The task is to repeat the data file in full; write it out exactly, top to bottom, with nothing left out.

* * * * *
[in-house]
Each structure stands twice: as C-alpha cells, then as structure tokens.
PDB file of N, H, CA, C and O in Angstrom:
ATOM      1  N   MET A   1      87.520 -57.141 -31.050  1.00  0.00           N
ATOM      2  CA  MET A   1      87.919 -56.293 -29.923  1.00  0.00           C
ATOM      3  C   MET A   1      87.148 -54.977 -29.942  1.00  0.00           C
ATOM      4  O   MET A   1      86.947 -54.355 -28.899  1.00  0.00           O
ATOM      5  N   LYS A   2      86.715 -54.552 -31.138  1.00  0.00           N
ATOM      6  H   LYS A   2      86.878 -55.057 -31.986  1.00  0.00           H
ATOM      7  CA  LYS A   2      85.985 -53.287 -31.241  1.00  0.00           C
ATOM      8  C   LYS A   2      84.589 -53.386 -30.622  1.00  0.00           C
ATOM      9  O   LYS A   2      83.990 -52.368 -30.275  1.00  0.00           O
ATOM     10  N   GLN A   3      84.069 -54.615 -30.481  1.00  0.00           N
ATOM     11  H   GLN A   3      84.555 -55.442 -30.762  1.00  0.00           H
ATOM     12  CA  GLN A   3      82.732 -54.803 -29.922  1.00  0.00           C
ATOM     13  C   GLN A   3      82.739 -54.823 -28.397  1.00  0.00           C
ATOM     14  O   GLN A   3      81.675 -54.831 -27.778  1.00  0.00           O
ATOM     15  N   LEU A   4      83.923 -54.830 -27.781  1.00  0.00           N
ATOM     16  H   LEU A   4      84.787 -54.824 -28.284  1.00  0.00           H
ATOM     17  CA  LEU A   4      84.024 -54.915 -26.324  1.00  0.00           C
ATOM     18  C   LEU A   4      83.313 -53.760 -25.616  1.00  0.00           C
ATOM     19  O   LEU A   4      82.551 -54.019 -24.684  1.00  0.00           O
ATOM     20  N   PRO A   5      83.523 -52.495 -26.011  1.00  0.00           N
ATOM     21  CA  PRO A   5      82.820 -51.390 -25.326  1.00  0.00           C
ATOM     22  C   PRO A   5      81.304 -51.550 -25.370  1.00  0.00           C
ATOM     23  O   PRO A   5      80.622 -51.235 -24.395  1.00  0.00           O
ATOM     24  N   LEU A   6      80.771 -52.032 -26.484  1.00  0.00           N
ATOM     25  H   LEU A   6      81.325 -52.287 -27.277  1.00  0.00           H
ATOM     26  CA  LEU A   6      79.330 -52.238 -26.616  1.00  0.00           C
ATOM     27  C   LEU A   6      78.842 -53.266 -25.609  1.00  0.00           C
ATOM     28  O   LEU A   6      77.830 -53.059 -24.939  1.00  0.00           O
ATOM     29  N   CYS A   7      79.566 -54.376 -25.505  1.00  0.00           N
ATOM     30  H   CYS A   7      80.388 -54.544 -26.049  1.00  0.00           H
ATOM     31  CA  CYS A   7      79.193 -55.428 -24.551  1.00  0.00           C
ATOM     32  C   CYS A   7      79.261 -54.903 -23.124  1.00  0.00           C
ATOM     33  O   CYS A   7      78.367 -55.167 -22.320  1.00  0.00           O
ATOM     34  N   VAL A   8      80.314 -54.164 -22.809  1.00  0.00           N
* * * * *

[in-house]
Each structure stands twice: as C-alpha cells, then as structure tokens.
PDB file of N, H, CA, C and O in Angstrom:
ATOM      1  N   MET A   1      87.520 -57.141 -31.050  1.00  0.00           N
ATOM      2  CA  MET A   1      87.919 -56.293 -29.923  1.00  0.00           C
ATOM      3  C   MET A   1      87.148 -54.977 -29.942  1.00  0.00           C
ATOM      4  O   MET A   1      86.947 -54.355 -28.899  1.00  0.00           O
ATOM      5  N   LYS A   2      86.715 -54.552 -31.138  1.00  0.00           N
ATOM      6  H   LYS A   2      86.878 -55.057 -31.986  1.00  0.00           H
ATOM      7  CA  LYS A   2      85.985 -53.287 -31.241  1.00  0.00           C
ATOM      8  C   LYS A   2      84.589 -53.386 -30.622  1.00  0.00           C
ATOM      9  O   LYS A   2      83.990 -52.368 -30.275  1.00  0.00           O
ATOM     10  N   GLN A   3      84.069 -54.615 -30.481  1.00  0.00           N
ATOM     11  H   GLN A   3      84.555 -55.442 -30.762  1.00  0.00           H
ATOM     12  CA  GLN A   3      82.732 -54.803 -29.922  1.00  0.00           C
ATOM     13  C   GLN A   3      82.739 -54.823 -28.397  1.00  0.00           C
ATOM     14  O   GLN A   3      81.675 -54.831 -27.778  1.00  0.00           O
ATOM     15  N   LEU A   4      83.923 -54.830 -27.781  1.00  0.00           N
ATOM     16  H   LEU A   4      84.787 -54.824 -28.284  1.00  0.00           H
ATOM     17  CA  LEU A   4      84.024 -54.915 -26.324  1.00  0.00           C
ATOM     18  C   LEU A   4      83.313 -53.760 -25.616  1.00  0.00           C
ATOM     19  O   LEU A   4      82.551 -54.019 -24.684  1.00  0.00           O
ATOM     20  N   PRO A   5      83.523 -52.495 -26.011  1.00  0.00           N
ATOM     21  CA  PRO A   5      82.820 -51.390 -25.326  1.00  0.00           C
ATOM     22  C   PRO A   5      81.304 -51.550 -25.370  1.00  0.00           C
ATOM     23  O   PRO A   5      80.622 -51.235 -24.395  1.00  0.00           O
ATOM     24  N   LEU A   6      80.771 -52.032 -26.484  1.00  0.00           N
ATOM     25  H   LEU A   6      81.325 -52.287 -27.277  1.00  0.00           H
ATOM     26  CA  LEU A   6      79.330 -52.238 -26.616  1.00  0.00           C
ATOM     27  C   LEU A   6      78.842 -53.266 -25.609  1.00  0.00           C
ATOM     28  O   LEU A   6      77.830 -53.059 -24.939  1.00  0.00           O
ATOM     29  N   CYS A   7      79.566 -54.376 -25.505  1.00  0.00           N
ATOM     30  H   CYS A   7      80.388 -54.544 -26.049  1.00  0.00           H
ATOM     31  CA  CYS A   7      79.193 -55.428 -24.551  1.00  0.00           C
ATOM     32  C   CYS A   7      79.261 -54.903 -23.124  1.00  0.00           C
ATOM     33  O   CYS A   7      78.367 -55.167 -22.320  1.00  0.00           O
ATOM     34  N   VAL A   8      80.314 -54.164 -22.809  1.00  0.00           N